Shared services have been used for years by many large organisations as a way of pooling costs of services together for efficiency of scale. As such they comprise a huge component of an organisation's total costs, writes Greg Bogiages, director of Cortell Corporate Performance Management.

However, typically there exists an inability to pinpoint accountability for the costs of these services across various departments within an organisation, which can lead to shared services running up hidden costs and causing resentment when it comes to divisions having to pay for services that they do not feel they have used to the extent that the cost implies.
Accountability and responsibility for costs can be very problematic for organisations, as revenue and costs are separated and it is difficult to reconcile who is making profits and who is costing money. This often paints a vague picture to management about which departments are really performing and where opportunities for cost-cutting lie.
There is a lack of transparency within organisations that do not carefully manage shared services that could end up costing a lot of money, not to mention a distorted view of which departments or divisions are performing well and which are not. When costs are hidden, there is every possibility that charges are higher than market related costs, and can be far more expensive than using an external outsourced service provider.
Traditionally the costs of shared services are lumped together and then doled out to divisions that can 'afford' them, with the most profitable departments taking the lion's share of costs. This has caused discontent and resentment as divisions often do not feel that they are getting any value for the services they are paying for.
There is no insight into why they are paying what they are paying, and a lack of options as to what can be done to reduce costs. Behaviour of end users can not be driven towards becoming more cost effective, and there is often a feeling of being locked in to using these services and paying excessively for them.
In the past the sheer amount of administration required to accurately track and allocate the costs of shared services was far too onerous, and technology to automate this process was simply not available. This meant that the easiest and least costly way to manage shared services was the lumping together of these costs and sharing them out, something which does not create a culture of transparency within organisations.
However, with modern technology and tools it is now possible to track this data far more effectively. Creating an accurate view of how much value specific departments add to the organisation, and how much they cost, as well as being able to accurately allocate the costs of shared services where they are being used, are key aspects when it comes to cost reduction exercises.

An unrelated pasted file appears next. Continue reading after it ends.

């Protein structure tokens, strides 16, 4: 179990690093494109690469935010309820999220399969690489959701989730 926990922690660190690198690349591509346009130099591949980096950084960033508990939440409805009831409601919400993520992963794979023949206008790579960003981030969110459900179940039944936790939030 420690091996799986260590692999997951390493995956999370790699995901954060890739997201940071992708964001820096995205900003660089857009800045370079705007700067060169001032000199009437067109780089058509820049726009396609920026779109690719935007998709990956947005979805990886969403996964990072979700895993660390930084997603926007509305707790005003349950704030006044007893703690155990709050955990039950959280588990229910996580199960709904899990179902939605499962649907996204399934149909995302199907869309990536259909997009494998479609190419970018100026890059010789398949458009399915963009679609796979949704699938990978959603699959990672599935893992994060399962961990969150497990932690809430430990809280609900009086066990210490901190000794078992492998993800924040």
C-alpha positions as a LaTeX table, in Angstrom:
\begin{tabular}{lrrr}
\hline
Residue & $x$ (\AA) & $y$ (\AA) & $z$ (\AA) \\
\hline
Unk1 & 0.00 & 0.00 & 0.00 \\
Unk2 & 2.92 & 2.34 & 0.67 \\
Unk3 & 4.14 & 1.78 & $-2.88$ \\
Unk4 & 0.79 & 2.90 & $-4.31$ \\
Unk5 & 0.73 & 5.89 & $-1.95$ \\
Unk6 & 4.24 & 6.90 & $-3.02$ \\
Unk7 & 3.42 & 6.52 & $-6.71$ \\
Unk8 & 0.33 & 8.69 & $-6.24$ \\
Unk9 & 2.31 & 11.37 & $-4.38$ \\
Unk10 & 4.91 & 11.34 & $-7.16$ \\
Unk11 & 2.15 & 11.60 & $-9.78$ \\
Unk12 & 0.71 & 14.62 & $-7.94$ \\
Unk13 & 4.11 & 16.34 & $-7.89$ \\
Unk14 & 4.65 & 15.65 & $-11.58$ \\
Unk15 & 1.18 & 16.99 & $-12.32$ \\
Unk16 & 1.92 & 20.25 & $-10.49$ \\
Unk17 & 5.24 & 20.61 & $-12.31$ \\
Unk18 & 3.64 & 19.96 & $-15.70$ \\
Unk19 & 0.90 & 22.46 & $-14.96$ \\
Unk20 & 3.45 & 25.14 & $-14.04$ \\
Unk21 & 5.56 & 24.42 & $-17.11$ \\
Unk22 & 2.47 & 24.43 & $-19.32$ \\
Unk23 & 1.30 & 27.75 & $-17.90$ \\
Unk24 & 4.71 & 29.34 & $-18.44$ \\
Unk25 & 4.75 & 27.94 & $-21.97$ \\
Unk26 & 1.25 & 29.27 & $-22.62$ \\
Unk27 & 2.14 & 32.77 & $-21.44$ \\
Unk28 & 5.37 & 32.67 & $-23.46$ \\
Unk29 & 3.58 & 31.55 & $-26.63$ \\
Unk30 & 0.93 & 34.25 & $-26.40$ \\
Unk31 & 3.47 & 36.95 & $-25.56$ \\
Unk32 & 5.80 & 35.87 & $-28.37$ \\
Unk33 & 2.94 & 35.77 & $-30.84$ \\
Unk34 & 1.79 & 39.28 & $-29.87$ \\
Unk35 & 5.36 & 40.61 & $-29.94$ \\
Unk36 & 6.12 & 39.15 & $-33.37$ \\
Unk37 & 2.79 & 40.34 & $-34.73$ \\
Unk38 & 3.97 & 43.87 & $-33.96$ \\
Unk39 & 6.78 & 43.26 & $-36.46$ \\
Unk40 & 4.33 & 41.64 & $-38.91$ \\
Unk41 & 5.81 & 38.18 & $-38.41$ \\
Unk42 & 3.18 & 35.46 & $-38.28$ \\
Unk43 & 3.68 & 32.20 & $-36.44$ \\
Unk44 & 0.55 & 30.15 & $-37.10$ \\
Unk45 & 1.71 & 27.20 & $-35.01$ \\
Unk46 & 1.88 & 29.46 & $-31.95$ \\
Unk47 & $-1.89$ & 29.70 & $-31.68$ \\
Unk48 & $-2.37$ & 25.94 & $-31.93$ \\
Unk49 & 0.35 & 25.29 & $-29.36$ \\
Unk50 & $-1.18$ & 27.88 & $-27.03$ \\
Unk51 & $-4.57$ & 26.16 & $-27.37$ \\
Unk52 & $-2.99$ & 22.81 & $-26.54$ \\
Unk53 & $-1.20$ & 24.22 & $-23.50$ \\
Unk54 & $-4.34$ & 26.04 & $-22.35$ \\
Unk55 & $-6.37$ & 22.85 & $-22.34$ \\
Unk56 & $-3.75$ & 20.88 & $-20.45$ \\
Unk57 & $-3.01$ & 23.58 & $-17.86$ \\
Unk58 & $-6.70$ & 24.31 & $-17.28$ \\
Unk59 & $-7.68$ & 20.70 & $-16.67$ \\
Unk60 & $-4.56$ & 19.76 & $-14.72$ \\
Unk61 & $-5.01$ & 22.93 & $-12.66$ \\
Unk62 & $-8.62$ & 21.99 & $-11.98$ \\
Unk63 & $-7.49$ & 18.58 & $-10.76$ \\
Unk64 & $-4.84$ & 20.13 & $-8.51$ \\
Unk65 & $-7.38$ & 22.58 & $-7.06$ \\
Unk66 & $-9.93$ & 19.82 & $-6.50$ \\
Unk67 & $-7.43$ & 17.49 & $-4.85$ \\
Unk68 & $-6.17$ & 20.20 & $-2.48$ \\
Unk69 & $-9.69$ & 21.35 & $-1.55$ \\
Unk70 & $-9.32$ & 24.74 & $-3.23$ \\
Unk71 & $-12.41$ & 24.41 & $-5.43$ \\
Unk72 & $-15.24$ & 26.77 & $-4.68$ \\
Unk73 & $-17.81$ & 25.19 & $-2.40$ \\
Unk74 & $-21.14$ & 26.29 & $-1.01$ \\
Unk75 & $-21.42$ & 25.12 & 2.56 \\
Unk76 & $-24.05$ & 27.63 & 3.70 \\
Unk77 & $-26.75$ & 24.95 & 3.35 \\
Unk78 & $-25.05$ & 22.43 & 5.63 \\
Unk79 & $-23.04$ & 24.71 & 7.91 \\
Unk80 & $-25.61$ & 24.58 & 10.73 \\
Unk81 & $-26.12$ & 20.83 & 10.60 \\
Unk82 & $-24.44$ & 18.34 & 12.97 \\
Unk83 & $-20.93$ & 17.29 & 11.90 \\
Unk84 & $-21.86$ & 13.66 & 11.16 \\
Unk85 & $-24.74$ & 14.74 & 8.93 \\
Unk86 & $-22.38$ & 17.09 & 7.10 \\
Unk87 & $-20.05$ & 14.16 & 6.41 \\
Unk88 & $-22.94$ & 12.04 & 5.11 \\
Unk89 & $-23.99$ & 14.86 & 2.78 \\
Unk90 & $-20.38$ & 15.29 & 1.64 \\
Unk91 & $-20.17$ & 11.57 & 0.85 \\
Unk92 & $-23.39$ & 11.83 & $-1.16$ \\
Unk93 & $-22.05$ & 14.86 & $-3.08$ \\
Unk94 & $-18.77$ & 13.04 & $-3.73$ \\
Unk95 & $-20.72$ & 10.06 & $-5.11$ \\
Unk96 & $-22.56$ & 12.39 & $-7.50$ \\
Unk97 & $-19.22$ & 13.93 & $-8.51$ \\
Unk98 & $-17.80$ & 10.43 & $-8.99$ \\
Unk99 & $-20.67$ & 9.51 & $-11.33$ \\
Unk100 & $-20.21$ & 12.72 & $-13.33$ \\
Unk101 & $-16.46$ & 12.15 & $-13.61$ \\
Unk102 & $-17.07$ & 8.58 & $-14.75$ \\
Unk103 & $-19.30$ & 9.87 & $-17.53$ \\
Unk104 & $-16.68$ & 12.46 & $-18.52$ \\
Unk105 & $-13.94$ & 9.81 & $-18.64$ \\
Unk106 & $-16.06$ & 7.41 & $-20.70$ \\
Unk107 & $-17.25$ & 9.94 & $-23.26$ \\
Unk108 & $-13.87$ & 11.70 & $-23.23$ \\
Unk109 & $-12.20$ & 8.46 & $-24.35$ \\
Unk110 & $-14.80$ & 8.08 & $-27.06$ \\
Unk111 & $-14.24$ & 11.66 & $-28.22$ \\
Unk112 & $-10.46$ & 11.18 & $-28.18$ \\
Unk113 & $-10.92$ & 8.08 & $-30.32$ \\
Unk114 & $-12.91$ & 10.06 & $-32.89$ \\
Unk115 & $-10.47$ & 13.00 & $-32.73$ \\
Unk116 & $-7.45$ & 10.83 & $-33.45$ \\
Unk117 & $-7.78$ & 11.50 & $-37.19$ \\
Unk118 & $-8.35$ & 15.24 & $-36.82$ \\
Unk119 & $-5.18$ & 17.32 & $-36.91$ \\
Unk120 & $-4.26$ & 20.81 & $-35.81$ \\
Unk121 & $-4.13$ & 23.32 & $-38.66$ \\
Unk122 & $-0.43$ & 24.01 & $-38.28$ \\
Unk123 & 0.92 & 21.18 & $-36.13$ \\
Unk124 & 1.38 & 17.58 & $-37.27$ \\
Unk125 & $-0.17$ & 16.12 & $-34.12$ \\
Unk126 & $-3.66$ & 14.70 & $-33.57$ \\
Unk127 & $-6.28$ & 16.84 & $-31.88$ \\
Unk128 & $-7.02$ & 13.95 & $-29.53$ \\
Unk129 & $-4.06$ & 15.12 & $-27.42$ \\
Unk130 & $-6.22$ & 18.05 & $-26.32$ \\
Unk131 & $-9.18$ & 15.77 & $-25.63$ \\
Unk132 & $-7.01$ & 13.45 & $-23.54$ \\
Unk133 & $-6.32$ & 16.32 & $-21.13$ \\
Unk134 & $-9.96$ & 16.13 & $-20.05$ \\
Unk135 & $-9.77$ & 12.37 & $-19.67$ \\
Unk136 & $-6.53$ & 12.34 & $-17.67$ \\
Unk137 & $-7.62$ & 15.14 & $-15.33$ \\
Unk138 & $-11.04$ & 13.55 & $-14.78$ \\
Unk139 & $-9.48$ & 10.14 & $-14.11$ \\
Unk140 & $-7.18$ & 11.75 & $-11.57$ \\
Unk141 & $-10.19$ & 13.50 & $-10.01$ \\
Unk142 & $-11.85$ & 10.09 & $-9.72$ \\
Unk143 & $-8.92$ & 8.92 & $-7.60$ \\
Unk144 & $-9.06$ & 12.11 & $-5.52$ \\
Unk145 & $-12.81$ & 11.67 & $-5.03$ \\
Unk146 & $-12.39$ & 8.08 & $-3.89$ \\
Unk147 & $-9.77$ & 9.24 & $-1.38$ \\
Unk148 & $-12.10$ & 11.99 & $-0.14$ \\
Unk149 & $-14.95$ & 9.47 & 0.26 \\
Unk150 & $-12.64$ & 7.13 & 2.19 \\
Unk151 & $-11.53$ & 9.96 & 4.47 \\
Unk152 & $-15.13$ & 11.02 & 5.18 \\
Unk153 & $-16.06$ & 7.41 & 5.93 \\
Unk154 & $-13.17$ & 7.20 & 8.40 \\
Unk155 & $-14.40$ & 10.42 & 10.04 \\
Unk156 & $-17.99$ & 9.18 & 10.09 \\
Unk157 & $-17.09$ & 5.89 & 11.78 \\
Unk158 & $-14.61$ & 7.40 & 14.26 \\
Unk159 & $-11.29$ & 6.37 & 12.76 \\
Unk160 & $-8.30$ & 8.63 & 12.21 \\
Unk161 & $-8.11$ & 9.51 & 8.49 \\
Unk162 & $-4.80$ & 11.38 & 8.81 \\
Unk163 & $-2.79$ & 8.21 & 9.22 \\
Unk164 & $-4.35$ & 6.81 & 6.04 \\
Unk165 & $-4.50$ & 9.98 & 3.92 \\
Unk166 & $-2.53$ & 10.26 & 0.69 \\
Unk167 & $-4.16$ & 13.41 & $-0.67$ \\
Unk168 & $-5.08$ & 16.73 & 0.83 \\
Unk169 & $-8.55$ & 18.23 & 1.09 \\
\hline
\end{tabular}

In order to gain true value from shared services solutions, business intelligence (BI) tools can be harnessed to good effect as enablers of analysis to help understand business drivers and correctly allocate time, resources and management to them. BI delivers information from various data sources across an organisation, which provides opportunities to delve into this information and get a far more accurate view of what services are being used when and where and by whom.
This gives management a view into where costs lie, how much shared services is charging, and whether or not it would be cheaper to outsource this service rather than using the organisation's central provider. This in turn drives transparency and better business decision making, and stops shared services from having a 'captive audience' when it comes to pricing structures. Budgeting, as a result, can also be conducted more accurately, as with this type of process in place divisions can see what the cost of shared services was for their department specifically and budget accordingly for the future.
BI can help organisations to realise better return on investment from shared services, and find the right balance between using shared services and external providers for the best ratio of cost to profits. However, because this enables a far more transparent view of the organisation, and has the potential to alter the culture to one of accountability and responsibility; it is essential to have a strong focus on change management processes when implementing any BI system to address the challenges behind shared services.
That said, shared services are often the most cost effective and efficient way of offering services across an organisation. If they are well managed and costs can be accurately allocated, they have the potential to be massive cost savers. Harnessing the power of BI can enable enterprises to manage these costs effectively and as a result derive maximum ROI from shared services.